The 2001 Oakland A’s were absolutely loaded.
Their pitching was led by the Big 3 of Tim Hudson, Mark Mulder, and Barry Zito, with Jason Isringhausen as their All-Star closer. Their lineup was anchored by the reigning MVP in Jason Giambi, the next year’s MVP in Miguel Tejada, and a historic defensive third baseman in Eric Chavez, and that was only the infield, with Johnny Damon as the new star addition for the outfield.
This was one of the best squads in the 21st-century major leagues so far. They had competed in 1999, then reached the playoffs in 2000, and they were only getting better as their bevy of young super-talent further established themselves.
Through their first 12 games of the season, their record was 2-10.
At the end of April they were 8-17.
They didn’t get back to .500 until May 22.
They finished the year at 102-60.
Those first dozen games were like something out of the Twilight Zone, which was still a reasonably relevant pop culture reference at the time. Giambi and Mulder were off to good starts but they didn’t get much help, and the club lost everything from close affairs to blowouts. At one point they dropped seven straight.
To make matters worse, every single one of those 12 games came against AL West division opponents. They went 1-5 vs. the Mariners, 0-3 vs. the Rangers, and 1-2 vs. the Angels, meaning their opening slump was mathematically as costly as possible in the standings.
And none of it mattered. Turned out the team was good, and over the course of six months that quality rose to the surface. Turned out that 7% of the season is effectively a rounding error, and had no serious impact on the overall campaign.
Of course, not every team that starts slow is destined to flip the script and break out, but the point is that it’s absolutely possible. If you can go from 2-10 to 102-60, then you can overcome anything in the first two weeks, much less the first one week or the first couple days. And it’s not like I’m reaching back to ancient history for this precedent — I watched that season myself, and the organization is still in basically the same front-office administration.
Deja vu all over again
That brings us to the 2021 edition of the A’s. Like their predecessors two decades earlier, they’re an established contender with postseason experience who is still expected to be good, with an impressive group of proven stars and upside for more. And in similar fashion, they fell flat on their faces coming out the gate.
But 3-7 is better than 2-10, and they probably don’t need to rebound all the way to 102 wins to meet their goal. They lost six straight, but the old team did seven, including a 13-1 rout*. And you know what the 2001 club did to begin the process of shaking off that slump? In games 13-16, they won three out of four from teams in SoCal (Angels) and Texas (Rangers), precisely like the 2021 squad just did against the Dodgers and Astros.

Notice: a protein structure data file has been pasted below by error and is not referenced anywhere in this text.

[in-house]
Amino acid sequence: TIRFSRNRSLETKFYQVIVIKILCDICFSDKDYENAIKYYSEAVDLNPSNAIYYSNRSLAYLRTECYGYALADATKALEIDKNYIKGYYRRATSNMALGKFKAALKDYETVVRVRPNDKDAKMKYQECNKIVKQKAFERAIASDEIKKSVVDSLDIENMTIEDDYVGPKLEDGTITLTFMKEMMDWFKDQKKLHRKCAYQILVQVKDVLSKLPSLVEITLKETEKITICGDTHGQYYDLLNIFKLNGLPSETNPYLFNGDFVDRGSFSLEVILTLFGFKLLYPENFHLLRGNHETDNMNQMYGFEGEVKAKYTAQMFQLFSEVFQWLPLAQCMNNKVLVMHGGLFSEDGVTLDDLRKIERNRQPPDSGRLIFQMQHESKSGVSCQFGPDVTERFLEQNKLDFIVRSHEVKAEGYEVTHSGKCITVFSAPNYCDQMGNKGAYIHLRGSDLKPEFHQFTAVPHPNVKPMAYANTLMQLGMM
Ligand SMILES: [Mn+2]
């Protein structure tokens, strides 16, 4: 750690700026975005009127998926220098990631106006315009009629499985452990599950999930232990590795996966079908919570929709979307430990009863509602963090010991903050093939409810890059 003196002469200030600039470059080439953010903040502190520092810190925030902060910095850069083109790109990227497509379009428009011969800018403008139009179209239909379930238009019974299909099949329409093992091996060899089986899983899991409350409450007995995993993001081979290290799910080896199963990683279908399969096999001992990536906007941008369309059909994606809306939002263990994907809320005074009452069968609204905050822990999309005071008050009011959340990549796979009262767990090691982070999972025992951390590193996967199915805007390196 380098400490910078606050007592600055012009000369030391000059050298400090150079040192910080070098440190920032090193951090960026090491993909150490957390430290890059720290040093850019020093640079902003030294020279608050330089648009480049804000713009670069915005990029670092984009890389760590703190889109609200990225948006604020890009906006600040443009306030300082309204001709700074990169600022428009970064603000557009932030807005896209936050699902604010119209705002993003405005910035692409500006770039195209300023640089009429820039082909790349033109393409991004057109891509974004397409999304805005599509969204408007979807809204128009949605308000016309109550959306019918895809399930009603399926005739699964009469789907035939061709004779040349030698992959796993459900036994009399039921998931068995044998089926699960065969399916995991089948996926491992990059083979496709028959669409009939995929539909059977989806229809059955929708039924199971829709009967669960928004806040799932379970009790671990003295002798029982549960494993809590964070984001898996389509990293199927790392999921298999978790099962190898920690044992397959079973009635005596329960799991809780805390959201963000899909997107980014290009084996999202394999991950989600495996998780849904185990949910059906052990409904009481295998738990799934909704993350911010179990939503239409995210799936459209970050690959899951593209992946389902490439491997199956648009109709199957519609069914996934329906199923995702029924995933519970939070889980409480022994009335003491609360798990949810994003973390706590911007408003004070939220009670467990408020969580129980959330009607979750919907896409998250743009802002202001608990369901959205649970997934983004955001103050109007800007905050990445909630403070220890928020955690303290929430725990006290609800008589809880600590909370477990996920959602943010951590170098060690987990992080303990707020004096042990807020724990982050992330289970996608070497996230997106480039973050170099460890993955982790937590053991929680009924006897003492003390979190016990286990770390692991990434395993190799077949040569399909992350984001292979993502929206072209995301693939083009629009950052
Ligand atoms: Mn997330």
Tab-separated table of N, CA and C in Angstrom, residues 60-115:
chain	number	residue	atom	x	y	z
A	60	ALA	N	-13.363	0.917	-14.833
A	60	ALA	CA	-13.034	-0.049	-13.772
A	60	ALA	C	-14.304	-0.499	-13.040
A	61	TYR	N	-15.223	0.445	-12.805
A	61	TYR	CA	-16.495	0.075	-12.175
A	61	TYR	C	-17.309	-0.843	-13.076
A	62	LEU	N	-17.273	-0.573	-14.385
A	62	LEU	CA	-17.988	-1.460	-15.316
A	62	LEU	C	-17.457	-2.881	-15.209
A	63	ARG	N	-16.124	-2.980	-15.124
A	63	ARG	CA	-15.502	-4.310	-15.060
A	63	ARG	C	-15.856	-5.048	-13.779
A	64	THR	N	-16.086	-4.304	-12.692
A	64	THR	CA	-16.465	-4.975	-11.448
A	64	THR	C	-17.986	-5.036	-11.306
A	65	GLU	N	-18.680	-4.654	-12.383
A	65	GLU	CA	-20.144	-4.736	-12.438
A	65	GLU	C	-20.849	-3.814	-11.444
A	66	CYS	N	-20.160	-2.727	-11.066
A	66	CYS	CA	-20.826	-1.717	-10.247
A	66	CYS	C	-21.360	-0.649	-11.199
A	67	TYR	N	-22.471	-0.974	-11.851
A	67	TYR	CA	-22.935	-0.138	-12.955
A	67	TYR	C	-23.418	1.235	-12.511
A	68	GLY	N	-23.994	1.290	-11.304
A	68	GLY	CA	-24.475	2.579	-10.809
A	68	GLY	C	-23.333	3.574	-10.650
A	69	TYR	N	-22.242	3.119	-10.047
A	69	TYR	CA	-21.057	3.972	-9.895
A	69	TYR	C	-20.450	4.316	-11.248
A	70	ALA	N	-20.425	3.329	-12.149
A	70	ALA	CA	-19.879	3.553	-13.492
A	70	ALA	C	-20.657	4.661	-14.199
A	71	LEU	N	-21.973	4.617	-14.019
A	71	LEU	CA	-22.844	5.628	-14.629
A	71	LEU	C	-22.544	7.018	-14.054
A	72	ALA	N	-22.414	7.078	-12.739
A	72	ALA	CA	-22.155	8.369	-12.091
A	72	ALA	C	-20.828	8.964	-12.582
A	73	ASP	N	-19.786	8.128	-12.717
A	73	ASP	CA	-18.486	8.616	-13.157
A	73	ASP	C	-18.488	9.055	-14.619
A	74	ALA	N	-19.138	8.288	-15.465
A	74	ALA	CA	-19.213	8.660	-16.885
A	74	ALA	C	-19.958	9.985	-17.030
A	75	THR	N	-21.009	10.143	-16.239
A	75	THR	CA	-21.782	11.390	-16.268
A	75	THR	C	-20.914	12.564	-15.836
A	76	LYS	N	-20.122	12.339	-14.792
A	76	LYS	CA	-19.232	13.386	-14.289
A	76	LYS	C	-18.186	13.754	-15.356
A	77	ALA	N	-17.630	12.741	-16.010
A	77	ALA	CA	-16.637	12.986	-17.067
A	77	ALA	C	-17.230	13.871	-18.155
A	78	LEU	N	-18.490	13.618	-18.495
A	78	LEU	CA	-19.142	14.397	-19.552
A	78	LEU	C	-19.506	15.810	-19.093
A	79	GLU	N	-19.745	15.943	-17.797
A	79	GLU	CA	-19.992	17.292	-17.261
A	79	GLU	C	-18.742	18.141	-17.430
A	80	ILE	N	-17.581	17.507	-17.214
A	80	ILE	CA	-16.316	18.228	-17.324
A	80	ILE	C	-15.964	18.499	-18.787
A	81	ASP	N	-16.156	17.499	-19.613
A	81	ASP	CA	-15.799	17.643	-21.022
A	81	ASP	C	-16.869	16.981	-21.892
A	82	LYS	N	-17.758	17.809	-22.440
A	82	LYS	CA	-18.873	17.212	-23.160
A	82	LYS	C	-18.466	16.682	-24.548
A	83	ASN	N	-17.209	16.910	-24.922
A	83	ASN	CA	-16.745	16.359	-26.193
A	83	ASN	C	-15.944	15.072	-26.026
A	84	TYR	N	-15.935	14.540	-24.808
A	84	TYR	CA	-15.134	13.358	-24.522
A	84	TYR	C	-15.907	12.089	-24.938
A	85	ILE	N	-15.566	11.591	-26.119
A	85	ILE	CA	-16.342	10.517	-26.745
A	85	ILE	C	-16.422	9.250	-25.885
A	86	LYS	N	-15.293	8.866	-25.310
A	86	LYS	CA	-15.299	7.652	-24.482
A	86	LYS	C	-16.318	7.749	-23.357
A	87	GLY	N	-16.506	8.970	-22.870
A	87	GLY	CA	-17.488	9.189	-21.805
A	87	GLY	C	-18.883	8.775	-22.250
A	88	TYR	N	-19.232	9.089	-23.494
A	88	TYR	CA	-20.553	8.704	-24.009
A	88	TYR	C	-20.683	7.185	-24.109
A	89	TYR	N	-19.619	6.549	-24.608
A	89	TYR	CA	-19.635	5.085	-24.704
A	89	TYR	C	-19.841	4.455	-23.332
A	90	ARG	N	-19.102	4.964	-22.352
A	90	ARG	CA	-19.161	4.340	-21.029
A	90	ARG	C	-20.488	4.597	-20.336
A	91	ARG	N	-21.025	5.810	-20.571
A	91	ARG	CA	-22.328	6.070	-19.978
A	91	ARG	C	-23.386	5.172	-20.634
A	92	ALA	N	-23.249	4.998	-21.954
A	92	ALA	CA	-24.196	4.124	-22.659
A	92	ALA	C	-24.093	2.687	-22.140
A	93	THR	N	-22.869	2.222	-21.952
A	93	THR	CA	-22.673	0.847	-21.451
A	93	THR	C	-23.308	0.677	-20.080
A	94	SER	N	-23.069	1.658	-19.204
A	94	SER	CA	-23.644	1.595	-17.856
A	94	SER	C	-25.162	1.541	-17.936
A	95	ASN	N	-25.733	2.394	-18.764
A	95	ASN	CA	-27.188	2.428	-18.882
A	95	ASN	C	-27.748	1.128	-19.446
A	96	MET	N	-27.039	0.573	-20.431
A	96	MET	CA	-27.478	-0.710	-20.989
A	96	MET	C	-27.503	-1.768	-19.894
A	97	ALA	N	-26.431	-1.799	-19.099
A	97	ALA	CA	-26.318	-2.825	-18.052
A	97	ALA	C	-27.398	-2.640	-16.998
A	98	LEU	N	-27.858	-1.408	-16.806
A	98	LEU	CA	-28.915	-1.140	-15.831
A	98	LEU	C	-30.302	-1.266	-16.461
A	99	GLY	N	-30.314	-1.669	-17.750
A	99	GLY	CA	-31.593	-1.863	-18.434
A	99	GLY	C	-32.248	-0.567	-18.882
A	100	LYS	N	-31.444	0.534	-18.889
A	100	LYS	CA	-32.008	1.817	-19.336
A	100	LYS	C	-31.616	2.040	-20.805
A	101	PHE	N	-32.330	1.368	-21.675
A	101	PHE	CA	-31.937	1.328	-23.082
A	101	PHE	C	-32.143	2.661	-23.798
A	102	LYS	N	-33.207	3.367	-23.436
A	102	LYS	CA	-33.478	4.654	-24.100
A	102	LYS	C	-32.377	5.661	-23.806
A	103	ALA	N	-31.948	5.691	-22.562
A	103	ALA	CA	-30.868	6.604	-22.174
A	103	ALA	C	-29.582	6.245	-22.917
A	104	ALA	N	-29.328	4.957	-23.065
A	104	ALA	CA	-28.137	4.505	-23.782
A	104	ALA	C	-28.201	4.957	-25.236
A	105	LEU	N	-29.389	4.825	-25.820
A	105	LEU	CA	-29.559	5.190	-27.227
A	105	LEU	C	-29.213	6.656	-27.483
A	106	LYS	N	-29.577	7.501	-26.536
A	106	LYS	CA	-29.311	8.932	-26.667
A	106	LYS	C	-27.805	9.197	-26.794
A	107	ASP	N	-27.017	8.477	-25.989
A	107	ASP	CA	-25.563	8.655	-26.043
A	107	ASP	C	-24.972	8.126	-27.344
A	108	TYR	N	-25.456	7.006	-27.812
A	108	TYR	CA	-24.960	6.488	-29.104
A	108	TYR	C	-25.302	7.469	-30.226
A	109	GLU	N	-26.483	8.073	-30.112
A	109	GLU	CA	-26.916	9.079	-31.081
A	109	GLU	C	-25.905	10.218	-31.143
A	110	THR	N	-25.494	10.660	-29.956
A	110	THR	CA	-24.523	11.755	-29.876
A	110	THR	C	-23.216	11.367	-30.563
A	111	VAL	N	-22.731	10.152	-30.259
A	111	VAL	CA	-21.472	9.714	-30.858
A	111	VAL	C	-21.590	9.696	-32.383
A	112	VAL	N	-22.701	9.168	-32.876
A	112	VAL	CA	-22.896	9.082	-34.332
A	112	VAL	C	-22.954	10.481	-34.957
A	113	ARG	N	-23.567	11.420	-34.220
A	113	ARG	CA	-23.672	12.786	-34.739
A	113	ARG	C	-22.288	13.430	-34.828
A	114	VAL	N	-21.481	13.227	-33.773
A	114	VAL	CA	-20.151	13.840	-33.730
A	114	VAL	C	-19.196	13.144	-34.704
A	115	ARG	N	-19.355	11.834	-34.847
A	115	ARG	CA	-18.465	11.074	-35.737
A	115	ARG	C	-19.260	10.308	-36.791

* That day’s starter, a yet-unproven Cory Lidle, had a 27.00 ERA after that game. He finished the year at 3.59 in 29 starts, with around 3 WAR.
There’s another unmistakable parallel. Remember how the 2001 skid included losing five of six to the Mariners? That was the Seattle team that set an AL record with 116 wins. Not only were the A’s shaking off spring rust, they were also blitzed by a historically great opponent — just like the 2021 team, getting blasted by a legendary Houston lineup and trounced by a $250 million Dodgers juggernaut that won the World Series last year and has so many former Cy Youngs that one of them is literally mopping up in the bullpen.
And those tough Mariner matchups were only half of the dirty dozen 2001 games, with the others coming against eventual also-rans. The 2021 club played all of their 10 opening contests against elite competition.
No guarantees, in either direction
None of this is to say the 2021 A’s are guaranteed any success, just because they’re following some time-tested rope-a-dope script. They still have work to do, and their roster has questions like any year. Obviously a stronger start would have been preferable, and they could still miss the playoffs.
But nothing that has happened to this point precludes success by the end of September. It doesn’t even really reduce the odds, as good teams have 3-7 stretches all the time. Other than a couple of early injuries, which are an inevitable reality, nothing has changed about a club we were all excited about two weeks ago. They took an extra week to get going, and simultaneously ran into a buzzsaw of top opponents.
We’ve seen an even higher-rated A’s roster start even slower against even weaker clubs and had it mean zilch by the end of the summer. This too can pass.
Settle in, play like we saw the last three years and again the last two days in Houston, capitalize on the breakouts that come up, and make adjustments at the trade deadline like Jermaine Dye in 2001 or Tommy La Stella last summer. Do that and nobody will even remember the slow start, until I write this article again in 2027.